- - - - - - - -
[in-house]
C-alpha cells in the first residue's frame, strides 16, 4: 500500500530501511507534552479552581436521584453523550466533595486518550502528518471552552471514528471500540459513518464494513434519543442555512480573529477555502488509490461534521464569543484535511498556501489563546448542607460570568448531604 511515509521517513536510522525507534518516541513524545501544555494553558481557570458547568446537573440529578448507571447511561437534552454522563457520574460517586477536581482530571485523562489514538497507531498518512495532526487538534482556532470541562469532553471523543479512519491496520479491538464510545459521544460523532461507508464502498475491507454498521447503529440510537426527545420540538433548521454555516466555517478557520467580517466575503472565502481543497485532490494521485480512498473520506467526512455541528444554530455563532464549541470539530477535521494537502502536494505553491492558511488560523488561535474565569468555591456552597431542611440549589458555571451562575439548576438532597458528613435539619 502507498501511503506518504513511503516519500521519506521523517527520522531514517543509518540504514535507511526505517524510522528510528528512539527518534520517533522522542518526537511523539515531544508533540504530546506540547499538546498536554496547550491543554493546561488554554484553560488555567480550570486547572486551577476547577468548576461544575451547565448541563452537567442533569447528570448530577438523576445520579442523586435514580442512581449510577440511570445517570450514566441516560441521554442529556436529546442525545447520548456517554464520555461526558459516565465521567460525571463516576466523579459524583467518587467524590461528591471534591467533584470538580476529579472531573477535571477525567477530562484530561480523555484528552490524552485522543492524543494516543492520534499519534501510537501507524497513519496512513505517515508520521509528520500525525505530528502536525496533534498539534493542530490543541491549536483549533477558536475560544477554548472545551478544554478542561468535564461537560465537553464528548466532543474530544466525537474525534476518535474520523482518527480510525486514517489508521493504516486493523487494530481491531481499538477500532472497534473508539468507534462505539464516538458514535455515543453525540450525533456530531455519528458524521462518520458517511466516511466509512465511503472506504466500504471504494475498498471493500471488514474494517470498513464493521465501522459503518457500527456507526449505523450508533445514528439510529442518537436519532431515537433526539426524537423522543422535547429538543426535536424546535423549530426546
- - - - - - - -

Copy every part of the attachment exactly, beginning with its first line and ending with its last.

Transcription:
[in-house]
C-alpha cells in the first residue's frame, strides 16, 4: 500500500530501511507534552479552581436521584453523550466533595486518550502528518471552552471514528471500540459513518464494513434519543442555512480573529477555502488509490461534521464569543484535511498556501489563546448542607460570568448531604 511515509521517513536510522525507534518516541513524545501544555494553558481557570458547568446537573440529578448507571447511561437534552454522563457520574460517586477536581482530571485523562489514538497507531498518512495532526487538534482556532470541562469532553471523543479512519491496520479491538464510545459521544460523532461507508464502498475491507454498521447503529440510537426527545420540538433548521454555516466555517478557520467580517466575503472565502481543497485532490494521485480512498473520506467526512455541528444554530455563532464549541470539530477535521494537502502536494505553491492558511488560523488561535474565569468555591456552597431542611440549589458555571451562575439548576438532597458528613435539619 502507498501511503506518504513511503516519500521519506521523517527520522531514517543509518540504514535507511526505517524510522528510528528512539527518534520517533522522542518526537511523539515531544508533540504530546506540547499538546498536554496547550491543554493546561488554554484553560488555567480550570486547572486551577476547577468548576461544575451547565448541563452537567442533569447528570448530577438523576445520579442523586435514580442512581449510577440511570445517570450514566441516560441521554442529556436529546442525545447520548456517554464520555461526558459516565465521567460525571463516576466523579459524583467518587467524590461528591471534591467533584470538580476529579472531573477535571477525567477530562484530561480523555484528552490524552485522543492524543494516543492520534499519534501510537501507524497513519496512513505517515508520521509528520500525525505530528502536525496533534498539534493542530490543541491549536483549533477558536475560544477554548472545551478544554478542561468535564461537560465537553464528548466532543474530544466525537474525534476518535474520523482518527480510525486514517489508521493504516486493523487494530481491531481499538477500532472497534473508539468507534462505539464516538458514535455515543453525540450525533456530531455519528458524521462518520458517511466516511466509512465511503472506504466500504471504494475498498471493500471488514474494517470498513464493521465501522459503518457500527456507526449505523450508533445514528439510529442518537436519532431515537433526539426524537423522543422535547429538543426535536424546535423549530426546